What should your email nurture campaign look like? Here is a step-by-step guide


When you acquire new leads, you can’t just start blasting them with hard sells. They signed up for a reason—and a sales pitch wasn’t it. There was a problem your lead magnet promised to help them solve or a goal you said you could help them reach. 

You need a system in place to build on the reason they signed up for your list and warm them up for what you want them to do next. That’s where your nurture campaign comes in. This series of emails keep your leads engaged and prepares them for your pitch.

Here are the five things a successful nurture campaign needs to do.

1. The welcome email: set expectations

When someone first joins your email list, what do you know about them? Probably not much. Maybe nothing. All you really have to work with when crafting your initial message is the call-to-action (CTA) that led them to your list. What did you tell them they would get for signing up? What are they expecting to hear about? 

The first thing your nurture campaign needs to do is deliver on the promise you made when they signed up for your list. That’s your welcome email’s primary job.

As the first email in your campaign, the welcome email frames the conversation. These generally include some sort of a “thank you” message, thanking subscribers for signing up, along with confirmation that they will receive what they signed up for. If they signed up to receive “news,” “tips,” or something vague like that, your welcome email could jump right in on delivering that, or it could simply affirm that they will start receiving that content in future emails.

The next thing every welcome email should include is a timeline. You don’t have to tell them about every email that’s coming down the pike, but you should give them some sort of an idea of how often they should expect to hear from you, and what they’re going to hear about. (And again, the content should be related to the problem or aspiration mentioned in the CTA that led them to your list).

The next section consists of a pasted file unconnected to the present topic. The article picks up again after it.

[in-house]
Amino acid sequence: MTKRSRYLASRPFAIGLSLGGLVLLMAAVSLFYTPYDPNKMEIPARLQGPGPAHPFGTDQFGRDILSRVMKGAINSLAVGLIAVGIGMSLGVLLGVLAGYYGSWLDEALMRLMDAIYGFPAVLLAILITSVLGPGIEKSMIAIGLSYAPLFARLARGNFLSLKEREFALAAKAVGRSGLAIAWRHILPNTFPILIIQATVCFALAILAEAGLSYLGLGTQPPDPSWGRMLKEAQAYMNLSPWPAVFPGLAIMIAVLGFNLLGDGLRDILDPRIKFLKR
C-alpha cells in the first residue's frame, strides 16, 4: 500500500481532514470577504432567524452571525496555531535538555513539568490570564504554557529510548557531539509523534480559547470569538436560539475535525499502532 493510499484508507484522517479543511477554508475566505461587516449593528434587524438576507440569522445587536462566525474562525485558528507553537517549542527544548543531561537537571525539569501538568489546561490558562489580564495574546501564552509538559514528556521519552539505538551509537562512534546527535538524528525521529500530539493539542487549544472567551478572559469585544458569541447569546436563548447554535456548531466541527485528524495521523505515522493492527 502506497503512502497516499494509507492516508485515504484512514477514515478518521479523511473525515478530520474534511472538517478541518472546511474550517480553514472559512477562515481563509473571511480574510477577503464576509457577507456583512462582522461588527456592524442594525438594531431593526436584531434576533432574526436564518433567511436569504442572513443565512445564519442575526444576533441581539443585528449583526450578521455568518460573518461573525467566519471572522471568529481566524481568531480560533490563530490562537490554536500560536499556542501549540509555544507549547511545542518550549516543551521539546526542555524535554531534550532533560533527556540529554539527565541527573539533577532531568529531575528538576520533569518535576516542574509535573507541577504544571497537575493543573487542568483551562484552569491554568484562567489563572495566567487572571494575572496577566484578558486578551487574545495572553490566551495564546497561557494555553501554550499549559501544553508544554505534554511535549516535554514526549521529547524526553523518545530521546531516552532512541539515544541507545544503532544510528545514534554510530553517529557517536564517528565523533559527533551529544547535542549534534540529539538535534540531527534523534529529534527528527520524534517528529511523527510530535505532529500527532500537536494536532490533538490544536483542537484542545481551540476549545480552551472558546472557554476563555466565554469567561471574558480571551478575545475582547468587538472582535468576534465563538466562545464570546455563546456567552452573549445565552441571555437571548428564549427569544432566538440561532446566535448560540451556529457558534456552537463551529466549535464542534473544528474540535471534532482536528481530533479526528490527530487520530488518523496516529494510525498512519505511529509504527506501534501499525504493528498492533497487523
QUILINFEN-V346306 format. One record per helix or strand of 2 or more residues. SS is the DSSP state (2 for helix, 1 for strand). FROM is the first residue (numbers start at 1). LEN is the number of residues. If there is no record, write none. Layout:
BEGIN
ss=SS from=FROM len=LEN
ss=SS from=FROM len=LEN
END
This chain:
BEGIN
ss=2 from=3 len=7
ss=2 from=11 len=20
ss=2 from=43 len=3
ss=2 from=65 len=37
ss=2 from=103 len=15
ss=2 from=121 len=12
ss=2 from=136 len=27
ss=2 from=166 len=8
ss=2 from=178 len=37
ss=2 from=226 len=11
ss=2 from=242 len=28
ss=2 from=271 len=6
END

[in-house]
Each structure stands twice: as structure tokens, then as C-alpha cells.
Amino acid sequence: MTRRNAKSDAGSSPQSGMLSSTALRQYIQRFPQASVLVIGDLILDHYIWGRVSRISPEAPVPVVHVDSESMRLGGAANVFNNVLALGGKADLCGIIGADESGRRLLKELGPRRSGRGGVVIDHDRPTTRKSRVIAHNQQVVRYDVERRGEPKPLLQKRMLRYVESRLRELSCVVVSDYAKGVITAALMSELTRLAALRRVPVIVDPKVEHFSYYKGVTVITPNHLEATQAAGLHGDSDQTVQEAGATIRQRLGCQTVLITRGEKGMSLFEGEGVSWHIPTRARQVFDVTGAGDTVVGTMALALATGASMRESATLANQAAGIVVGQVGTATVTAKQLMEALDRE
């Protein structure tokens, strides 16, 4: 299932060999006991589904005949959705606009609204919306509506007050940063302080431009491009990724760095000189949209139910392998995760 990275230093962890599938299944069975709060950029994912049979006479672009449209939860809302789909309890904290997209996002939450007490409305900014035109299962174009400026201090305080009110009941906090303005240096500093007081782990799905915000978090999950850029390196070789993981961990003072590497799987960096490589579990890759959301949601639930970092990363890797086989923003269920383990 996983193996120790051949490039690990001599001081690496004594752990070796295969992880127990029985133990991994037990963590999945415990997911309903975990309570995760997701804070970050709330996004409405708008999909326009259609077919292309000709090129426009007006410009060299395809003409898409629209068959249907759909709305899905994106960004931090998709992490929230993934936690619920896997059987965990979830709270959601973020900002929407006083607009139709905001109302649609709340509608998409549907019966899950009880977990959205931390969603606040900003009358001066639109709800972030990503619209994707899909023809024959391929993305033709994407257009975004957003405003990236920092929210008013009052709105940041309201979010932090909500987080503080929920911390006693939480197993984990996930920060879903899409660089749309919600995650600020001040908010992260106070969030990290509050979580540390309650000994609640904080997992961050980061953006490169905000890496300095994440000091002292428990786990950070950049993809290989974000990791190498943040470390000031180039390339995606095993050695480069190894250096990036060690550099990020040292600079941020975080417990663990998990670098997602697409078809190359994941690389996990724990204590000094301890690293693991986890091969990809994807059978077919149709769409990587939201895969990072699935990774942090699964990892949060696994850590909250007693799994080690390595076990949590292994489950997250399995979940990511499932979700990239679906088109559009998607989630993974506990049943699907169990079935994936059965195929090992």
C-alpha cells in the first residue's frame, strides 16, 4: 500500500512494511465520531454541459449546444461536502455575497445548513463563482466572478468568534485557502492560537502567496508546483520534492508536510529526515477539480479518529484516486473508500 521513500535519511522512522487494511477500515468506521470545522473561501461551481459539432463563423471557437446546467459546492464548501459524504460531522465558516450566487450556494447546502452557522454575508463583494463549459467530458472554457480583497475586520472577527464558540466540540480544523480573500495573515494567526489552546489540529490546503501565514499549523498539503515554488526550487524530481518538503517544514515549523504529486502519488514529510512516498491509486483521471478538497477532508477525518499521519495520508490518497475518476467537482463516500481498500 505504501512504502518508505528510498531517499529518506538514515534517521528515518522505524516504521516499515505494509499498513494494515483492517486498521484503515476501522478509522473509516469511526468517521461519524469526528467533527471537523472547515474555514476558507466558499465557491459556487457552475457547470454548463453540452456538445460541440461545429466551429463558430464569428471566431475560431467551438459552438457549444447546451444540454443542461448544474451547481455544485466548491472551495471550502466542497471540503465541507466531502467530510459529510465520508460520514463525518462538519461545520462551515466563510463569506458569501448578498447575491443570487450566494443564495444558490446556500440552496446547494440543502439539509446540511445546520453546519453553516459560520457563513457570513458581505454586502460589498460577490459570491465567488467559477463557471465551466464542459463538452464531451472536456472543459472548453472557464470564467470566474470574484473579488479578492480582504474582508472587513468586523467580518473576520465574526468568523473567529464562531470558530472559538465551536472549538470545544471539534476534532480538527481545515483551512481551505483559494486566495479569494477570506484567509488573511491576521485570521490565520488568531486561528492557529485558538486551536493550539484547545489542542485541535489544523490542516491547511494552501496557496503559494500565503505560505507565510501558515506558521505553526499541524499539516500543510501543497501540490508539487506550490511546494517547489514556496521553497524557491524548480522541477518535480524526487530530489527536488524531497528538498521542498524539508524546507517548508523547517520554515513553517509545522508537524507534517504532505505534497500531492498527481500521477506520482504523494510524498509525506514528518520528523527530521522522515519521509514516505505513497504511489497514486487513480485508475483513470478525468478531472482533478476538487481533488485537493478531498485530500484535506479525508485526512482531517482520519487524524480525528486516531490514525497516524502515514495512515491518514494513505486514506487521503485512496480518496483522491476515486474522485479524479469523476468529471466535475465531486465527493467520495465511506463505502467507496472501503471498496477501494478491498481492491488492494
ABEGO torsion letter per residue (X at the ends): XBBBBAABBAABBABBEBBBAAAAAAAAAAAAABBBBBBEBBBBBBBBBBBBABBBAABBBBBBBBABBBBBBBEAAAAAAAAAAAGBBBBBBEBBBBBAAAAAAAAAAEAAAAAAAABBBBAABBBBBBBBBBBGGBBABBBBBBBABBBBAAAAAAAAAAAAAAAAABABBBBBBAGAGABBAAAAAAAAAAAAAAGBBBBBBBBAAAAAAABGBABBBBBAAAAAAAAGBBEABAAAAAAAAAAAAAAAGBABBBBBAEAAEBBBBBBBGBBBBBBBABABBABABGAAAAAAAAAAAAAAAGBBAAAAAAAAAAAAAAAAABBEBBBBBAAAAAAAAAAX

You might say something like, “Over the next few weeks, we’re going to share some of our favorite ministry insights with you.” This is your chance to reinforce the value of being on your email list, so they’ll look forward to hearing from you again.

Note: You’ll need to find the frequency that works best for your audience, but keep in mind: sending too many emails too early is a recipe for unsubscribes and spam complaints, and sending too few emails over too long of a period is a recipe for being forgotten.

2. Add value first: earn the right to make your pitch

Unless the CTA on your email capture was something like “sign up to get deals,” your leads probably don’t want to hear a sales pitch right away. They’re not ready yet. Before you ever ask your leads for money, you need to deliver on the expectations set in your CTA. Otherwise, it feels like a bait and switch. They won’t just leave your list—they’ll leave mad.

After your welcome email, you should send several emails that only add value to being on your list. Make people feel special. Give them a treat.

Depending on the type of list you’re building, it might be appropriate to offer them an exclusive coupon code. But in most cases, you should probably save that for later, once people feel like they’ve “gotten something” out of being on your list.